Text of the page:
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Biochemistry. 1994 Nov 15;33(45):13208-22.

Hexanol and lidocaine affect the oligomeric state of the Ca-ATPase of sarcoplasmic reticulum.

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1
Department of Molecular Physiology & Biological Physics, University of Virginia, Charlottesville 22908.

Abstract

Hexanol at 7 degrees C stimulates the activity of the Ca-ATPase of sarcoplasmic reticulum (SR). Time-resolved phosphorescence spectroscopy studies of SR whose Ca-ATPase is covalently labeled with erythrosin isothiocyanate (ERITC) indicate that at 7 degrees C hexanol (1) cause a concentration-dependent increase in the rate of decay of phosphorescence anisotropy, (2) causes larger oligomers of Ca-ATPase to dissociate into smaller oligomers, and (3) increases the rotational mobility of Ca-ATPase in all its oligomeric states. Electron paramagnetic resonance (EPR) spectroscopy of spin-labeled stearic acid (SASL) in SR suggests that at 7 degrees C hexanol diminishes the fraction of SR lipids in the boundary lipid domain and disorders and fluidizes both the boundary lipid and the unrestricted lipid domain. In protein-free liposomes of extracted SR lipids hexanol increases fluidity and decreases order to a greater extent near the center of the lipid bilayer than near the polar head groups. At 25 degrees C hexanol has biphasic effects on Ca-ATPase activity: at 10 and 20 mM hexanol increases activity, but at 30 mM and especially at 40 mM there is inhibition of Ca-ATPase activity. The influence of hexanol at 25 degrees C on the oligomeric state of Ca-ATPase is also biphasic. At 10 and 20 mM, hexanol promotes the dissociation of larger oligomers into smaller ones, whereas at higher concentrations, 30 and 40 mM, hexanol causes larger oligomers to be formed from smaller ones. Lidocaine at 25 degrees C inhibits Ca-ATPase activity and causes dramatic slowing of the decay of phosphorescence anisotropy of ERITC-labeled SR by causing the formation of larger oligomers of Ca-ATPase from smaller ones. In protein-free liposomes of SR lipids at 25 degrees C, lidocaine disorders and fluidizes the acyl chains near the center of the bilayer (as did hexanol), but has opposite effects near the polar head groups. The opposite effects of hexanol and lidocaine on the oligomeric state of the SR Ca-ATPase provide a new molecular explanation for the opposite effects of hexanol and lidocaine on the activity of the Ca-ATPase. We conclude that the biphasic effects of hexanol on the activity of Ca-ATPase can be accounted for by biphasic effects of hexanol on the oligomeric state of the Ca-ATPase. This study supports the view that anesthetics can alter interactions between membrane proteins.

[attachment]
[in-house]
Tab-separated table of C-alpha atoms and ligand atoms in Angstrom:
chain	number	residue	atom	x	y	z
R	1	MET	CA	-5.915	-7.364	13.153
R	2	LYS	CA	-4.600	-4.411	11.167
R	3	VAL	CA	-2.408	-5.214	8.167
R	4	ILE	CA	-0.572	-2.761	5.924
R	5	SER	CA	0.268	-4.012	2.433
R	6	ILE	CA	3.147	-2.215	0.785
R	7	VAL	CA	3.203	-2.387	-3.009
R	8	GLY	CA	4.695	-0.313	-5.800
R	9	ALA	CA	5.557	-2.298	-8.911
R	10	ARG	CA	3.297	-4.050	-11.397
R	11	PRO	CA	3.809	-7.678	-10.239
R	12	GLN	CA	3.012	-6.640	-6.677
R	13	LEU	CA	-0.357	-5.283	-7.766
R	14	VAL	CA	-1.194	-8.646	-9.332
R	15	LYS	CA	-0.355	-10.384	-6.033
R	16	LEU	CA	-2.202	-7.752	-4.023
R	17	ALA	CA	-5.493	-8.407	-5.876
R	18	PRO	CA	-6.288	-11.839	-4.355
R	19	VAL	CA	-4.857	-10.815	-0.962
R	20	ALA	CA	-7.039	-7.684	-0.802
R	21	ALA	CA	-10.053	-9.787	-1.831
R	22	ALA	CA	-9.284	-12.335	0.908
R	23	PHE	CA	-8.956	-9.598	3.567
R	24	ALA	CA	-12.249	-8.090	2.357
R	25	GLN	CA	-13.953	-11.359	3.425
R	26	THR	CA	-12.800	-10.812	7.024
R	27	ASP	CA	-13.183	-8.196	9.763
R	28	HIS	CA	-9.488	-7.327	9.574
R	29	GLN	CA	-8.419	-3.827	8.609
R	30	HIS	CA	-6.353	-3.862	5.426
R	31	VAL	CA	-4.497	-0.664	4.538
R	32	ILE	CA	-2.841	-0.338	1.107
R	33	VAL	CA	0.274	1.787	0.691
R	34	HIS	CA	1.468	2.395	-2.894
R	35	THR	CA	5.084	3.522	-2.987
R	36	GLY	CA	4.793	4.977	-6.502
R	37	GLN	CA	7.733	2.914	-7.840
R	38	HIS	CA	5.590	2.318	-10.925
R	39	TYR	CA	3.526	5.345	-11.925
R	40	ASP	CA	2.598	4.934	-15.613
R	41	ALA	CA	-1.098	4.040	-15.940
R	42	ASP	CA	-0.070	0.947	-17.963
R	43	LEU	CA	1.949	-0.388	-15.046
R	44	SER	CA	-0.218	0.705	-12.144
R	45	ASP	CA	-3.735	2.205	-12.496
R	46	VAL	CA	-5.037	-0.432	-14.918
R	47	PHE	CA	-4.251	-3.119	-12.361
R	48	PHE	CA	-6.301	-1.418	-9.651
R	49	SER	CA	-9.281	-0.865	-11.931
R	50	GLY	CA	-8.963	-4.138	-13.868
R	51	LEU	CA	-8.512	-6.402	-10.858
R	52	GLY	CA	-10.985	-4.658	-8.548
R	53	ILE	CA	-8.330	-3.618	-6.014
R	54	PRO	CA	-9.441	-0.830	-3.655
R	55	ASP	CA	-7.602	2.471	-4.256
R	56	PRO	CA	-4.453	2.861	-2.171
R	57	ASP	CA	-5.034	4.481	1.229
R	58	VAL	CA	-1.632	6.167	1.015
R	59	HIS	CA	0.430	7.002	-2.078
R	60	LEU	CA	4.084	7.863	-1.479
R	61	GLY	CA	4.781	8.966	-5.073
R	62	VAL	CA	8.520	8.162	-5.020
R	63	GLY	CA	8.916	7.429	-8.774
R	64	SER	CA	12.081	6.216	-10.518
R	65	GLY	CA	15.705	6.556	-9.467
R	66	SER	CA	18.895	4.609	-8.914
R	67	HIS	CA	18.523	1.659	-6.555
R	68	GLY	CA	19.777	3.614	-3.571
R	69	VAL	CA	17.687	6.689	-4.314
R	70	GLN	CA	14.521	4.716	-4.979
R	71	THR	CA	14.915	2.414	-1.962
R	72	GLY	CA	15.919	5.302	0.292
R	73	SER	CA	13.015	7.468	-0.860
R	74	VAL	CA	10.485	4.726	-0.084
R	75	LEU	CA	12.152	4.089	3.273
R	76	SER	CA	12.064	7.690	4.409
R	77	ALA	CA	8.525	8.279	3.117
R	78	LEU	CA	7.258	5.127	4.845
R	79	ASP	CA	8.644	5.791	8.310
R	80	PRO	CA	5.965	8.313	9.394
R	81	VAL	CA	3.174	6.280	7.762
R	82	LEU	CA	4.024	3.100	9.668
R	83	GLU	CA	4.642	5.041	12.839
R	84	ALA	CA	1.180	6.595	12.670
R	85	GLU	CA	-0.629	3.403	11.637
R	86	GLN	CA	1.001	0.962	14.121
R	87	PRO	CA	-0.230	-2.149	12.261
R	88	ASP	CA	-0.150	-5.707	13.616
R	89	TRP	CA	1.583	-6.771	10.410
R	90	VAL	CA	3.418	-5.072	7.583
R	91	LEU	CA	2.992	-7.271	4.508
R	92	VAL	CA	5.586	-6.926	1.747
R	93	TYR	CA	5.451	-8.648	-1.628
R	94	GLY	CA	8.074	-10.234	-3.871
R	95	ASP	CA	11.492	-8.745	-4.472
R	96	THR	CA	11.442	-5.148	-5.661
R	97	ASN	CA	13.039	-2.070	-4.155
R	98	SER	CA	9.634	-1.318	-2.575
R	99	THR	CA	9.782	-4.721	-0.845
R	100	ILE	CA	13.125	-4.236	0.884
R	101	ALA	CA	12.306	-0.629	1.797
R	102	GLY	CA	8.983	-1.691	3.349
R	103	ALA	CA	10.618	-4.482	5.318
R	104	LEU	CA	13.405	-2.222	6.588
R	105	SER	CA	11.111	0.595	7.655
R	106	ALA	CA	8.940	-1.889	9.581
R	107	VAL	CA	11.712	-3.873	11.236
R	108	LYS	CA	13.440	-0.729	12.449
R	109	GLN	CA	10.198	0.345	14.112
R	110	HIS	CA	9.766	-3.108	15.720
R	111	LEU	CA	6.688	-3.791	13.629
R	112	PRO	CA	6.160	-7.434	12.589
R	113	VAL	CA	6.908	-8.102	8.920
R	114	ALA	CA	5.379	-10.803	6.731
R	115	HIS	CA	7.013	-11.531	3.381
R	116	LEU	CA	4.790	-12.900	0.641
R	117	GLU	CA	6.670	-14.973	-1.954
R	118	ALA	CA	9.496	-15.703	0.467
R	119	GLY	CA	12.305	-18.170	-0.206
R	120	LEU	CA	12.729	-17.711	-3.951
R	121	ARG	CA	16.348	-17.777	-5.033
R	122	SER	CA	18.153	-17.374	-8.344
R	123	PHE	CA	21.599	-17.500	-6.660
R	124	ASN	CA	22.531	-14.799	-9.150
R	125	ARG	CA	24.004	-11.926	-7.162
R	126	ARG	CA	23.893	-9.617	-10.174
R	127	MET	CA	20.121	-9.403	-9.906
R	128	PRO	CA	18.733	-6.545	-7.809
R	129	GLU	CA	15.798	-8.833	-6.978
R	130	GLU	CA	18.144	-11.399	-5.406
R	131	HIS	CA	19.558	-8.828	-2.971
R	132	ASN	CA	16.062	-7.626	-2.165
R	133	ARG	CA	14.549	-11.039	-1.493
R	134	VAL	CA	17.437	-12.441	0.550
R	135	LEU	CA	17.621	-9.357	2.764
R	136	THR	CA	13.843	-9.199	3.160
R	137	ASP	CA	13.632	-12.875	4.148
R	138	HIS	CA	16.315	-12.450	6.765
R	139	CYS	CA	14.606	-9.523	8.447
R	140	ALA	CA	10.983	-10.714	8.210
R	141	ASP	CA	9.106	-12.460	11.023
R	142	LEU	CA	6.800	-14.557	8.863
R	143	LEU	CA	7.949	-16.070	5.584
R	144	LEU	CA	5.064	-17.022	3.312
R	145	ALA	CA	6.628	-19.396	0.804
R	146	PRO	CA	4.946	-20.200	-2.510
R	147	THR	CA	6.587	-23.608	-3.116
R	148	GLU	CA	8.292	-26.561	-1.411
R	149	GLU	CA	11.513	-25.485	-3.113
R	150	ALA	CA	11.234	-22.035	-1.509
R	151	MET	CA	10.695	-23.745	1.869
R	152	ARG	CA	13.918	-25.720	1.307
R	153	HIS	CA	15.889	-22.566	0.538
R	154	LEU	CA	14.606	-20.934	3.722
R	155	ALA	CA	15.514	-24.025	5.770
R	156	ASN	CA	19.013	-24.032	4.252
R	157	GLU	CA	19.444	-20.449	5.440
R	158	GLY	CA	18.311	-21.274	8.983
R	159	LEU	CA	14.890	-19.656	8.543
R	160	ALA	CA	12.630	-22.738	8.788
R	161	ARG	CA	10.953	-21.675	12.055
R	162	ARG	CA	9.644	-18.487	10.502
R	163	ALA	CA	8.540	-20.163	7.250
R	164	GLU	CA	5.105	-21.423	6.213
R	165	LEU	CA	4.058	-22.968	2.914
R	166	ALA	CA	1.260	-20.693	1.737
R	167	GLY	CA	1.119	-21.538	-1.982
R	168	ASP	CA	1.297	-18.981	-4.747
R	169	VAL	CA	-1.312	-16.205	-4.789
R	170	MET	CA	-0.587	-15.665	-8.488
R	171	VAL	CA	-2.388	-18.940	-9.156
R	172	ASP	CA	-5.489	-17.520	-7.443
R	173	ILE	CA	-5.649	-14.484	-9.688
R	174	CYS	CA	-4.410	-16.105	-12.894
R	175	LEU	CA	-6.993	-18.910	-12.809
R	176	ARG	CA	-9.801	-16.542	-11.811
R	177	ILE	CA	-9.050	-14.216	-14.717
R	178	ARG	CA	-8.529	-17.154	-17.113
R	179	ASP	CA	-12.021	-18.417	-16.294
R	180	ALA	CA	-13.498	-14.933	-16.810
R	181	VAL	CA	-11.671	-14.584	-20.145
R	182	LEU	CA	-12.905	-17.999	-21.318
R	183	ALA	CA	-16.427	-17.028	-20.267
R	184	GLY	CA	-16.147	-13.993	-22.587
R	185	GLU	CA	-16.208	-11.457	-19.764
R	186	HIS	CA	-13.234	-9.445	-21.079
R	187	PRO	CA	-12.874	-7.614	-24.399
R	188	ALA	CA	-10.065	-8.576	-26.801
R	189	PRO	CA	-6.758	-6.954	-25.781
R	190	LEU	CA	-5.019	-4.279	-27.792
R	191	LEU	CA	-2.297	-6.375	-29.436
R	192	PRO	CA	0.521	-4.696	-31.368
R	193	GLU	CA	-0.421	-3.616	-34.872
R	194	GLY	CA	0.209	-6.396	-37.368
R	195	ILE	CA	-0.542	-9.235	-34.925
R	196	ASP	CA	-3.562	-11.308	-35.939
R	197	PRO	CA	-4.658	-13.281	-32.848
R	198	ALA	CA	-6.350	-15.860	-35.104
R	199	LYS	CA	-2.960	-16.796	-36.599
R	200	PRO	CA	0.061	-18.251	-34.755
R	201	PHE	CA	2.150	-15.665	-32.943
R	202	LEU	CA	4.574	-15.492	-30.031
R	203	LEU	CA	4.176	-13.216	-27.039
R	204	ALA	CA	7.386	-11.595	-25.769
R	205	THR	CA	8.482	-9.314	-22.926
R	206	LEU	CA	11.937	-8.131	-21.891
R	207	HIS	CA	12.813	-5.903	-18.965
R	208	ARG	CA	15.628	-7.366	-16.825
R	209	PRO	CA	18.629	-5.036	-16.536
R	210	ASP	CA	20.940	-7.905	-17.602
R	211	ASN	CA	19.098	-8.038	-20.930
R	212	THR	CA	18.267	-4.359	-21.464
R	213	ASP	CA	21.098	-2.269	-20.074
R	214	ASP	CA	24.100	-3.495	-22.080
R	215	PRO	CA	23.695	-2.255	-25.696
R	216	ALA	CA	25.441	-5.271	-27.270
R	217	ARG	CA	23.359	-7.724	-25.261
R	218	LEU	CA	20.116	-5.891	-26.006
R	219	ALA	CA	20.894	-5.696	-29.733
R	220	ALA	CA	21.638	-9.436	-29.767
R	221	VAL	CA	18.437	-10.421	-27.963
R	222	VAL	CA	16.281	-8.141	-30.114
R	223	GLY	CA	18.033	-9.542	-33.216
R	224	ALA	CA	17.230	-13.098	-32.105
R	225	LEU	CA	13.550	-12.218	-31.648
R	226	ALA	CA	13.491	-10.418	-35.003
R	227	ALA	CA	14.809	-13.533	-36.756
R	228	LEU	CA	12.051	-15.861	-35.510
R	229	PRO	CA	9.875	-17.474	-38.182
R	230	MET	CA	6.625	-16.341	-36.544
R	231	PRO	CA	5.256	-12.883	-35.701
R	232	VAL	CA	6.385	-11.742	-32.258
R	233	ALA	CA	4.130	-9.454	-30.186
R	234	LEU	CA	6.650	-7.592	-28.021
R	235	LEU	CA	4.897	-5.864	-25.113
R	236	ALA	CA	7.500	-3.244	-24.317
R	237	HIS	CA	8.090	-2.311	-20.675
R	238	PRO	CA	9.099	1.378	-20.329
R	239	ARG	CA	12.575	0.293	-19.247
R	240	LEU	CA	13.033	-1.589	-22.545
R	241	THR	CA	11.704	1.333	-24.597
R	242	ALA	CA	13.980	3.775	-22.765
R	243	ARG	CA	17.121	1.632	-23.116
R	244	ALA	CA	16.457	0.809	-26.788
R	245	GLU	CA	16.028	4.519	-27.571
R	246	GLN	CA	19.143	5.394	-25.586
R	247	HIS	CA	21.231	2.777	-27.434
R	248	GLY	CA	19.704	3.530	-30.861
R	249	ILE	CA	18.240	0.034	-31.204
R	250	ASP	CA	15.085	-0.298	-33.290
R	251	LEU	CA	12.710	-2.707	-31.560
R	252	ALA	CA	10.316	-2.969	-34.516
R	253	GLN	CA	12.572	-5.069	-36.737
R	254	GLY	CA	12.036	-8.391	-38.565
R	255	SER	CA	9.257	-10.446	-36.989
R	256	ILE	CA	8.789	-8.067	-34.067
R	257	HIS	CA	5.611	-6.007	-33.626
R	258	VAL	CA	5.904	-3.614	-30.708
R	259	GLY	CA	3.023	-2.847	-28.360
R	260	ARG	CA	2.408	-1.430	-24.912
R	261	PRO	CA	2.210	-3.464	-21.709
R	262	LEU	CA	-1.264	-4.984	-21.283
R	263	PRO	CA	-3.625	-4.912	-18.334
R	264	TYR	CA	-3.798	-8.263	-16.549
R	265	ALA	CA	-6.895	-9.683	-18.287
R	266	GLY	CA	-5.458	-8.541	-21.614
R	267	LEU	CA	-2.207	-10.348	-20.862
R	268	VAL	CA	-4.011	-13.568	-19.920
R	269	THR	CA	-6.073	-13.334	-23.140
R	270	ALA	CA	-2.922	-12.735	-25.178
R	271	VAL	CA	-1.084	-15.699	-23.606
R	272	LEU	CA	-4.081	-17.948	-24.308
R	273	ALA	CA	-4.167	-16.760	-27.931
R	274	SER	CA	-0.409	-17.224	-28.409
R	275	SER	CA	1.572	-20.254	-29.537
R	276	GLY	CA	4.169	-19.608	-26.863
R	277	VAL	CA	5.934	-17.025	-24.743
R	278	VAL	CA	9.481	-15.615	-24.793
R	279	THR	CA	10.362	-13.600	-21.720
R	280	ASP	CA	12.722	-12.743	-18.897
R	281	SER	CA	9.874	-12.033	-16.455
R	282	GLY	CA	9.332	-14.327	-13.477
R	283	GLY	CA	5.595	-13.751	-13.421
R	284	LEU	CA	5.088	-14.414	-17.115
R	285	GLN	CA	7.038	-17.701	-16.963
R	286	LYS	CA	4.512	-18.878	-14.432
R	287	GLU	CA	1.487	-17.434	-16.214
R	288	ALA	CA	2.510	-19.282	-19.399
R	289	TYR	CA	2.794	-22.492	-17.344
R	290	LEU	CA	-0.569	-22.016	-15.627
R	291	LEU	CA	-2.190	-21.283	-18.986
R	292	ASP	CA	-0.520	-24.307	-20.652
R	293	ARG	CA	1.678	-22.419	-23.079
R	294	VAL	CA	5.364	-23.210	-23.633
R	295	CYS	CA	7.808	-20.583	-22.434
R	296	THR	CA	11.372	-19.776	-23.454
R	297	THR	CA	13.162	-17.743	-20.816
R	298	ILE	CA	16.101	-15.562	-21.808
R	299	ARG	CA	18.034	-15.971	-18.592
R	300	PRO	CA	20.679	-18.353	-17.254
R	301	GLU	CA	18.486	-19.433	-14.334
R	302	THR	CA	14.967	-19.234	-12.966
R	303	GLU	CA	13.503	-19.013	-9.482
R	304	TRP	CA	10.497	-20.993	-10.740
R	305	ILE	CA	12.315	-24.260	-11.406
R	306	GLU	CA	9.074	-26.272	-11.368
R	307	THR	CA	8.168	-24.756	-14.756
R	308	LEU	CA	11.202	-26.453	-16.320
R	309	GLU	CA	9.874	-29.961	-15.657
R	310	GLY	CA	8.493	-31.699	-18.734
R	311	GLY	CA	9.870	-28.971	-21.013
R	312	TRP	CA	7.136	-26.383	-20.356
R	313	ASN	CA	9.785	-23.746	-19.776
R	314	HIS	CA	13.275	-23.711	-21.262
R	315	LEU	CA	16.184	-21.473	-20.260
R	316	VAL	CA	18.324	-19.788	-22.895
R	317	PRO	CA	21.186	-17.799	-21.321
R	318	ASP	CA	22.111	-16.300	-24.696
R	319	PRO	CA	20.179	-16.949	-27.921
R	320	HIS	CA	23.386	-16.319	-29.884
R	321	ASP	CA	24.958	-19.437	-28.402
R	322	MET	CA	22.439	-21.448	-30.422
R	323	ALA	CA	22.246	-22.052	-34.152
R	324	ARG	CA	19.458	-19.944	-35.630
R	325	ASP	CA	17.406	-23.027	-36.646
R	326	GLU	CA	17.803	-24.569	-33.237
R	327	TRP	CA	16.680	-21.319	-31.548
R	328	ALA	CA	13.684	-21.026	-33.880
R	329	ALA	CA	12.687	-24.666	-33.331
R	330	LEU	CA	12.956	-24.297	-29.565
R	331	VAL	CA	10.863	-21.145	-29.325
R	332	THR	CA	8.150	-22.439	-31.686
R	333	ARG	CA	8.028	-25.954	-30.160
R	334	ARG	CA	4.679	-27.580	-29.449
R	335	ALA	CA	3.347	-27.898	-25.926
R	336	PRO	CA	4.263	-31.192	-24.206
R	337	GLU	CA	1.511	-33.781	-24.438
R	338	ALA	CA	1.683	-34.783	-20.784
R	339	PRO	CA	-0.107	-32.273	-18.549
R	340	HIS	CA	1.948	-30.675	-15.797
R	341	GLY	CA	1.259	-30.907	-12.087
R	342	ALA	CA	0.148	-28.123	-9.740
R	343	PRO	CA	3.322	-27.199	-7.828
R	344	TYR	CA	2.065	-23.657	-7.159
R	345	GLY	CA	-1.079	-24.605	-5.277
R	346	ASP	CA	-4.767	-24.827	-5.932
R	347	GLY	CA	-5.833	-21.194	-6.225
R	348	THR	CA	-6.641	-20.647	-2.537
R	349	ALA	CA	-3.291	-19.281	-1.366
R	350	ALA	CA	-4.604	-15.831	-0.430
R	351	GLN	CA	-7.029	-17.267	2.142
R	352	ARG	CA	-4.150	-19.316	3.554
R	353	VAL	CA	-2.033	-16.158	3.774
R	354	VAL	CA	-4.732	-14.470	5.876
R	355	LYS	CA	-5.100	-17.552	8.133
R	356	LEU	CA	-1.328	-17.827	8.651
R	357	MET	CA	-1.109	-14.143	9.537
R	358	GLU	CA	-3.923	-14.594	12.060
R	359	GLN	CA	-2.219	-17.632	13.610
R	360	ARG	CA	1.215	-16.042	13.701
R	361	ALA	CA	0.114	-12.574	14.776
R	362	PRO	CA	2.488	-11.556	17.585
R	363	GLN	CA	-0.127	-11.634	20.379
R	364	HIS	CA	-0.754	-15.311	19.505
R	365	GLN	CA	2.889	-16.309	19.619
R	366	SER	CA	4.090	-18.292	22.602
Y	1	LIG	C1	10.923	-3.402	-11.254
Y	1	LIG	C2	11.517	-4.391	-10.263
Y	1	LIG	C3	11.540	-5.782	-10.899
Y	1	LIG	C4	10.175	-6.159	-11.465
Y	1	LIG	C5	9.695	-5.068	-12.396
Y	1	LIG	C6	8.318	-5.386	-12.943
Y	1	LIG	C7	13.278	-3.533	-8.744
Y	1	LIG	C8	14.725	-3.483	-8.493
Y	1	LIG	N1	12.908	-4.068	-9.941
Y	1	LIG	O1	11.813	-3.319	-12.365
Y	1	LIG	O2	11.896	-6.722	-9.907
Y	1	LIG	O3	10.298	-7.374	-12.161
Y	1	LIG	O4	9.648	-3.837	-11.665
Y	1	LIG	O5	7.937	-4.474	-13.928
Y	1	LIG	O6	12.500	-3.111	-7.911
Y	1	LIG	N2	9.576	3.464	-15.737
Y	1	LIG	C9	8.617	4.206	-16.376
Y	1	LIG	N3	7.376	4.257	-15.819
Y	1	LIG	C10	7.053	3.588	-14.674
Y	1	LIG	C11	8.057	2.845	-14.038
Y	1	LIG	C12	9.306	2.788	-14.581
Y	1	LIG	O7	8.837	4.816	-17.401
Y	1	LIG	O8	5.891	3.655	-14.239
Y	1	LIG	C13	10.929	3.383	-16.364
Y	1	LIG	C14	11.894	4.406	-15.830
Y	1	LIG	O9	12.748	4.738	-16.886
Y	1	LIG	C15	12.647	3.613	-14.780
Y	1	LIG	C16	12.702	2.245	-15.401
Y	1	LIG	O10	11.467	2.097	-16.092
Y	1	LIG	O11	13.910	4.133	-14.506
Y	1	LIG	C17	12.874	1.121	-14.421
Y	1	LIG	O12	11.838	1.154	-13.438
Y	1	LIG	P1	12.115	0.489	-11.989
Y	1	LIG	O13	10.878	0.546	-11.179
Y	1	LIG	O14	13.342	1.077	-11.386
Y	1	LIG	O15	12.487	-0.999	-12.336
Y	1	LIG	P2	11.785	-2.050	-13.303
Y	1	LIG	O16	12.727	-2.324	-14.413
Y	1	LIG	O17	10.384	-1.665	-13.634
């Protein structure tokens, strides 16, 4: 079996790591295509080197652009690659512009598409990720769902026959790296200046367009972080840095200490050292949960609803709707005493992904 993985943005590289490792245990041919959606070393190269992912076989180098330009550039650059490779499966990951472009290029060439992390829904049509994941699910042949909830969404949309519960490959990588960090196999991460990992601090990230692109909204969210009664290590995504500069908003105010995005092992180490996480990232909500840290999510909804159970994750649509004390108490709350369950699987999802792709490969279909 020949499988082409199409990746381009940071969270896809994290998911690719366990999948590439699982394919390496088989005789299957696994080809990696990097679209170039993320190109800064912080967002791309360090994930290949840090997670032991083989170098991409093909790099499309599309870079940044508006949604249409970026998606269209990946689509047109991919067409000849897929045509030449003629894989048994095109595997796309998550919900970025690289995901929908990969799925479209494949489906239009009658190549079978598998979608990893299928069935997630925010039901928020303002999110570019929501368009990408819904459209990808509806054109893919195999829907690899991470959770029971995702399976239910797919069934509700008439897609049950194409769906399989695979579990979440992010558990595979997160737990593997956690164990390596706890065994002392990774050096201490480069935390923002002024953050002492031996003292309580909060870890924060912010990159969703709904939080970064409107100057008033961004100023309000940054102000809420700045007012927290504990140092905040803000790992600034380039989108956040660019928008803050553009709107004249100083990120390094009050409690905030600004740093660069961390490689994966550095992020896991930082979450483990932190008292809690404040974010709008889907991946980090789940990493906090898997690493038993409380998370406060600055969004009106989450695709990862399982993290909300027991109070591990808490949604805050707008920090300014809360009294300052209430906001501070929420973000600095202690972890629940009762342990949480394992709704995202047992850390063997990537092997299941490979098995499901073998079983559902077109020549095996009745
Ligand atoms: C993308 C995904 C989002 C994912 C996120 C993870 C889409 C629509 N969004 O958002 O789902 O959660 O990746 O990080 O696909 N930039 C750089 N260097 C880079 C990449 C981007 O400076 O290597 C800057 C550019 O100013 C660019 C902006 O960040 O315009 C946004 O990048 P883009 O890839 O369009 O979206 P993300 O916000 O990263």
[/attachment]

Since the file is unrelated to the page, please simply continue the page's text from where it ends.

PMID:
7947728
[Indexed for MEDLINE]
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